David: [no words, just blank worried expression]
David’s not a sailor. And he just didn’t enjoy being told that there was real risk in the voyage. He was just along for the ride. But a 950 nautical mile ride in the Atlantic ocean always has risks. And as I’ve discovered, it is my job to minimize these risks, and not demoralize the crew as I do it. The crew has no interest in knowing that a boat might have something terrible happen to it. Any more than employees want to know that a company might run out of cash. They just want to know that the man at the helm is in control and will steer them through whatever troubles manifest themselves.
Oh boy. So much for leaving work stress behind.
The situation got worse the next day when David took over from me at 6am. He got up and my first words to him were: “take your log readings, and let me tell you what’s been going wrong”. As you get more and more tired, which is inevitable when you are on 3 hours and then off six for six days in a row (we were on day 4 when this happened), your ability to control your vocabulary diminishes (understatement).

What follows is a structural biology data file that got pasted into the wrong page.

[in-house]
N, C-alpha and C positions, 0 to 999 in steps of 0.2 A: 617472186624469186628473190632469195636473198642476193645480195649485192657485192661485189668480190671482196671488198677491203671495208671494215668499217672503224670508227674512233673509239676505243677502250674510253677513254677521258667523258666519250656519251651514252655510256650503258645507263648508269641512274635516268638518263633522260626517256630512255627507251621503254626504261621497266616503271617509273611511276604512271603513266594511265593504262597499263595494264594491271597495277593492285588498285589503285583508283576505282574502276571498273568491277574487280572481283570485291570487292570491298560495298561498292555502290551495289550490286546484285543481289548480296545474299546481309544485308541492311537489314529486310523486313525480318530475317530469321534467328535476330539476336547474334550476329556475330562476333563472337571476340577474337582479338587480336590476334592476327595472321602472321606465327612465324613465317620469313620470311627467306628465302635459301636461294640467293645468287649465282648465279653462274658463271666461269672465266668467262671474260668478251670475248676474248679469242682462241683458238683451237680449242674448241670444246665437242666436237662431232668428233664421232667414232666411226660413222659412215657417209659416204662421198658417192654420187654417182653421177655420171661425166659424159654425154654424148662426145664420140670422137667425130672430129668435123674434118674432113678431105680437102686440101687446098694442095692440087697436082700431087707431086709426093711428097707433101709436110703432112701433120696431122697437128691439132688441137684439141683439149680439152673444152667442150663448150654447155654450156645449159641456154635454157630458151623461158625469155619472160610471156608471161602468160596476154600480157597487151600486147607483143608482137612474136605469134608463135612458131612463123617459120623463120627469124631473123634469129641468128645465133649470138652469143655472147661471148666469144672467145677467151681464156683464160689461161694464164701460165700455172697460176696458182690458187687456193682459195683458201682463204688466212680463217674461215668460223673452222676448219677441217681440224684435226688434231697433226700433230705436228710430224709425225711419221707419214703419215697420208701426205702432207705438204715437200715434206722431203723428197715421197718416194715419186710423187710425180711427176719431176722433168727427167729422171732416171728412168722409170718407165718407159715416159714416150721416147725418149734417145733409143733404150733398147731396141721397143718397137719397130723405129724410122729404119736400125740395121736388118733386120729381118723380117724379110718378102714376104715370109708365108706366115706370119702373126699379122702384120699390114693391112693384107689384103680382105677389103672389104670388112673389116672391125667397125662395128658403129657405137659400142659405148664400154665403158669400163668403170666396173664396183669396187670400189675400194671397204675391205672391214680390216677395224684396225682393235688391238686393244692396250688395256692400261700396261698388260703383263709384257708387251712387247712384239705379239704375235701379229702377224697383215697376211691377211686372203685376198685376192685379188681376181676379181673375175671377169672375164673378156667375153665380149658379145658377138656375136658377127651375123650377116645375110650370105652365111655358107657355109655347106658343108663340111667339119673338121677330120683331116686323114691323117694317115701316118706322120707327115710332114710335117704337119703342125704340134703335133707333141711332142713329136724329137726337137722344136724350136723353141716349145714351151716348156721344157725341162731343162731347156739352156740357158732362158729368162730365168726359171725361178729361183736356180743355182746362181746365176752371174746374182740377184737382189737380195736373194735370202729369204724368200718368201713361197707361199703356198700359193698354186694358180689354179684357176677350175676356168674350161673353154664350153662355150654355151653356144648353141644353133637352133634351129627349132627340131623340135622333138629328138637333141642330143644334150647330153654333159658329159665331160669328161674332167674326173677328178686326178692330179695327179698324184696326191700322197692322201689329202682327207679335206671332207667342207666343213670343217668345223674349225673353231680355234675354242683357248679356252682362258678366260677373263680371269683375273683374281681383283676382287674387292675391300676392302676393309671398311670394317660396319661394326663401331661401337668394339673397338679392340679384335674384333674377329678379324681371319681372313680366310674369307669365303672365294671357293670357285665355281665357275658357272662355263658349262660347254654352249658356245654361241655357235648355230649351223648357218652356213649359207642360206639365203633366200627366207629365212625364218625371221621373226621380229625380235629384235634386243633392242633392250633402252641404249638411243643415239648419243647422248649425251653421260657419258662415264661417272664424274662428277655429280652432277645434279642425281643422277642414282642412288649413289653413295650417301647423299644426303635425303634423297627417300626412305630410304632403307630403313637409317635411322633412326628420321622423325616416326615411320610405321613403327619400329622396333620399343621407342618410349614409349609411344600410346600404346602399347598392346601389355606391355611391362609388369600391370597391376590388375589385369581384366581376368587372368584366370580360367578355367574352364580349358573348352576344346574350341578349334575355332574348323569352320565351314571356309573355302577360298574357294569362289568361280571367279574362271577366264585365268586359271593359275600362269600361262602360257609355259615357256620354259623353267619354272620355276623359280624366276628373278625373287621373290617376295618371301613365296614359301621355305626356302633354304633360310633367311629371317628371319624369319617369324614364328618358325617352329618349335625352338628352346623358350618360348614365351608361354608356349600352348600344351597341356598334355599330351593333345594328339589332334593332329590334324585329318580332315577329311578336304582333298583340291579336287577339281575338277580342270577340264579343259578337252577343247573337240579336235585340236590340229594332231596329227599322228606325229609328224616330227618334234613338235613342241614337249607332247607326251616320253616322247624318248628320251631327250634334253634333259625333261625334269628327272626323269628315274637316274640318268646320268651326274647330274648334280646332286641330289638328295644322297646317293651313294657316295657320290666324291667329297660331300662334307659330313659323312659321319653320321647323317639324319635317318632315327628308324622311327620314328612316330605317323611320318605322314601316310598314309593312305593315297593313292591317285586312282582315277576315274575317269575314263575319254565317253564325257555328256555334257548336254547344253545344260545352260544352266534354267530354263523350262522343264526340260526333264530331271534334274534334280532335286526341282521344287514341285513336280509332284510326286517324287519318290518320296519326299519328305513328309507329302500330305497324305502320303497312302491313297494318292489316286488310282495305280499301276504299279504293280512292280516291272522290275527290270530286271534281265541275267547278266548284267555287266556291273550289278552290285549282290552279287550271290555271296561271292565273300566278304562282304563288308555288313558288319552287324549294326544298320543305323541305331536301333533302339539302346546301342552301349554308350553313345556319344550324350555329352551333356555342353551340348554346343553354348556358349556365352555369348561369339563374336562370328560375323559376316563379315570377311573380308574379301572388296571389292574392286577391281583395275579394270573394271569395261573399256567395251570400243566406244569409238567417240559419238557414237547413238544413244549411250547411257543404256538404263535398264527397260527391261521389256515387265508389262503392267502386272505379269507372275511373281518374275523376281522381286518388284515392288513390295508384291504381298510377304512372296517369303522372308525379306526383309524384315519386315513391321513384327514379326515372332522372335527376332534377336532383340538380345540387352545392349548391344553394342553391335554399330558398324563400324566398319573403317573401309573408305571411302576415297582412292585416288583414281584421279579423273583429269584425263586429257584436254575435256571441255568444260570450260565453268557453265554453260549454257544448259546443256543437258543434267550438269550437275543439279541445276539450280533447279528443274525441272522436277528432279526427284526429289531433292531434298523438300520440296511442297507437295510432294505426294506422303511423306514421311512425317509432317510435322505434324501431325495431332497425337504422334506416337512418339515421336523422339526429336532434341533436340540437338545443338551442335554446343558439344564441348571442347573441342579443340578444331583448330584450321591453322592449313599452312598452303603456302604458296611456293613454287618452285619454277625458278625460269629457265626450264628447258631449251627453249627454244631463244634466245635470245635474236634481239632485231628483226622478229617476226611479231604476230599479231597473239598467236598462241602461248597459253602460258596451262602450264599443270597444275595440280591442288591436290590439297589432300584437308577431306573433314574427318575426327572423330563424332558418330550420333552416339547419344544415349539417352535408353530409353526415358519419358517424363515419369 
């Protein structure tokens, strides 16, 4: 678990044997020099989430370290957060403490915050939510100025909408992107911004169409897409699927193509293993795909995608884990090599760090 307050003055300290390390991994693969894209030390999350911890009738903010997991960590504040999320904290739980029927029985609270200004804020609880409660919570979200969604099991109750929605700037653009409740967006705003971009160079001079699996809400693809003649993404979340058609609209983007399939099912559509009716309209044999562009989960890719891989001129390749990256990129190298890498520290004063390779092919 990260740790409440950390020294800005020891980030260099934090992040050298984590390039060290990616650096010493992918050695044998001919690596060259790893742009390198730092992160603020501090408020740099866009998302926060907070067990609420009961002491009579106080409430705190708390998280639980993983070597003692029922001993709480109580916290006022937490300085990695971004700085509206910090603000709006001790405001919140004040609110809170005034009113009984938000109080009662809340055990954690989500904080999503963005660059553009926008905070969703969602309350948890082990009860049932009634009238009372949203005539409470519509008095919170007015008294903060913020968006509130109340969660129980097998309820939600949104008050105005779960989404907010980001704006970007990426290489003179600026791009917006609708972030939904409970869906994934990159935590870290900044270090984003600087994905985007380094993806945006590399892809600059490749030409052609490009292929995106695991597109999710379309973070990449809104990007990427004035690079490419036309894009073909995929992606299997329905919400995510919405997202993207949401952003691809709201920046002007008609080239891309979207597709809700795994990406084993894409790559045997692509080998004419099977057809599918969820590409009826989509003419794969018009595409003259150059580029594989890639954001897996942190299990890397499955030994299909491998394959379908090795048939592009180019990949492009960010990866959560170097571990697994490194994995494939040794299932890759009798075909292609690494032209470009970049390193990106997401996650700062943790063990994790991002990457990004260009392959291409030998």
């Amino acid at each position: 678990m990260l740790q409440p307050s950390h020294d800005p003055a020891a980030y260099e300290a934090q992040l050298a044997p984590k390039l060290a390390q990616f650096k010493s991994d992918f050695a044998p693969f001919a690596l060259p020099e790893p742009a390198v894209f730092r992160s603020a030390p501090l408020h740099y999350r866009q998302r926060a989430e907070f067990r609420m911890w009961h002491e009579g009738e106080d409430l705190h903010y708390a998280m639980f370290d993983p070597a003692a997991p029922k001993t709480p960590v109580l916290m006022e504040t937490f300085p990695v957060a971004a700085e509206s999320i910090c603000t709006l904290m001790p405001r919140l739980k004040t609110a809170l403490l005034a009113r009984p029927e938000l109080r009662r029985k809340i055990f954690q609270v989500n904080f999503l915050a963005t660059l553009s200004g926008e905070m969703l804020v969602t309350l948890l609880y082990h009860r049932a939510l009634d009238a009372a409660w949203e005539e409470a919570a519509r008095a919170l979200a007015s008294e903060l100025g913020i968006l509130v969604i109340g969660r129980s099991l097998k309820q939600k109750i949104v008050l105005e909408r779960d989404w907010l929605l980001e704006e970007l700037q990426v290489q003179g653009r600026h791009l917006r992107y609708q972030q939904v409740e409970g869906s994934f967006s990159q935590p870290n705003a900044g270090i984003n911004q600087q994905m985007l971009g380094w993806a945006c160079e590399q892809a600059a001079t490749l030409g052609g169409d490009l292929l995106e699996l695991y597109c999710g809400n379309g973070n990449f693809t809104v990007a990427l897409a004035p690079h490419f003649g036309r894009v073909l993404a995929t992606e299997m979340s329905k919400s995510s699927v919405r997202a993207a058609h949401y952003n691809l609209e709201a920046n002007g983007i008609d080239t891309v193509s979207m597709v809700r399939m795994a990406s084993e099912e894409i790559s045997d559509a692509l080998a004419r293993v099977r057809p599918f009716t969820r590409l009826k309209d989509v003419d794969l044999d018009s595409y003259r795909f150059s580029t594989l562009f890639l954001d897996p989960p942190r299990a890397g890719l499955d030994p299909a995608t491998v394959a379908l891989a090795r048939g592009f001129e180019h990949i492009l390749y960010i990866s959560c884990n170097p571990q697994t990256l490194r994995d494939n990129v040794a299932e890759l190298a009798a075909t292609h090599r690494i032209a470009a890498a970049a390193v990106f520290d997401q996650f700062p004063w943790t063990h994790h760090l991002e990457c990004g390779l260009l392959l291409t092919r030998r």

When I had gone on watch at 3am, there was very little wind (unlike 24 hours earlier) and we had turned on the engines. I looked at the fuel guages and decided that it was time to give the starboard engine a turn. (We don’t bother using both engines simultaneously as it is a waste of gas and only adds about 15-20% to the speed of Ondine.) Once I did that, we promptly went around in a circle. Yep: 400 naticle miles from the nearest land and I’m going round and round in circles while the crew sleeps. I’m not the most experienced sailor in the world, so I’m certain that it’s all my fault. I’ve done something wrong. So I switch back on the port engine and think for a while.